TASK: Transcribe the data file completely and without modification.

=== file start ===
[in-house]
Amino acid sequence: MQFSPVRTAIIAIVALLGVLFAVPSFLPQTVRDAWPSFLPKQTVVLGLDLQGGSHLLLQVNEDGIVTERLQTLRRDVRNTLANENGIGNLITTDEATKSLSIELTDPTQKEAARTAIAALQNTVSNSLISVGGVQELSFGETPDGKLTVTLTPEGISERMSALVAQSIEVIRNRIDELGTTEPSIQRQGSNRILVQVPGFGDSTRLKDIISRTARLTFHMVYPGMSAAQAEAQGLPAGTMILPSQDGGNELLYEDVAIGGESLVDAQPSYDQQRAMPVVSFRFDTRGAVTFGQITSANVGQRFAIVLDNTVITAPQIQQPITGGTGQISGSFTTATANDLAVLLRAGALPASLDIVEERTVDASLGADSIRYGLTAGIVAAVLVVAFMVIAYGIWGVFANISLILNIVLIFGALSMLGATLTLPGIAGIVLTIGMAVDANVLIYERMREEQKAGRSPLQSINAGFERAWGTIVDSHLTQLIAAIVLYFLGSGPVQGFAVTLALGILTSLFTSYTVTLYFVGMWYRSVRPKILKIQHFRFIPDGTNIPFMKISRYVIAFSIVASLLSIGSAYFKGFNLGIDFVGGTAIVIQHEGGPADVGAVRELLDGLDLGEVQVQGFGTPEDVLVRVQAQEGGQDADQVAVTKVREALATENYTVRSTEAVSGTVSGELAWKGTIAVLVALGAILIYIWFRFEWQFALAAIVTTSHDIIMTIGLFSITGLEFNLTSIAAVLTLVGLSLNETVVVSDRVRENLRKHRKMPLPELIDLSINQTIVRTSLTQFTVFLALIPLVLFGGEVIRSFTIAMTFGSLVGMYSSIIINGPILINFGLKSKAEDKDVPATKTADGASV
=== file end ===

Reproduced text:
[in-house]
Amino acid sequence: MQFSPVRTAIIAIVALLGVLFAVPSFLPQTVRDAWPSFLPKQTVVLGLDLQGGSHLLLQVNEDGIVTERLQTLRRDVRNTLANENGIGNLITTDEATKSLSIELTDPTQKEAARTAIAALQNTVSNSLISVGGVQELSFGETPDGKLTVTLTPEGISERMSALVAQSIEVIRNRIDELGTTEPSIQRQGSNRILVQVPGFGDSTRLKDIISRTARLTFHMVYPGMSAAQAEAQGLPAGTMILPSQDGGNELLYEDVAIGGESLVDAQPSYDQQRAMPVVSFRFDTRGAVTFGQITSANVGQRFAIVLDNTVITAPQIQQPITGGTGQISGSFTTATANDLAVLLRAGALPASLDIVEERTVDASLGADSIRYGLTAGIVAAVLVVAFMVIAYGIWGVFANISLILNIVLIFGALSMLGATLTLPGIAGIVLTIGMAVDANVLIYERMREEQKAGRSPLQSINAGFERAWGTIVDSHLTQLIAAIVLYFLGSGPVQGFAVTLALGILTSLFTSYTVTLYFVGMWYRSVRPKILKIQHFRFIPDGTNIPFMKISRYVIAFSIVASLLSIGSAYFKGFNLGIDFVGGTAIVIQHEGGPADVGAVRELLDGLDLGEVQVQGFGTPEDVLVRVQAQEGGQDADQVAVTKVREALATENYTVRSTEAVSGTVSGELAWKGTIAVLVALGAILIYIWFRFEWQFALAAIVTTSHDIIMTIGLFSITGLEFNLTSIAAVLTLVGLSLNETVVVSDRVRENLRKHRKMPLPELIDLSINQTIVRTSLTQFTVFLALIPLVLFGGEVIRSFTIAMTFGSLVGMYSSIIINGPILINFGLKSKAEDKDVPATKTADGASV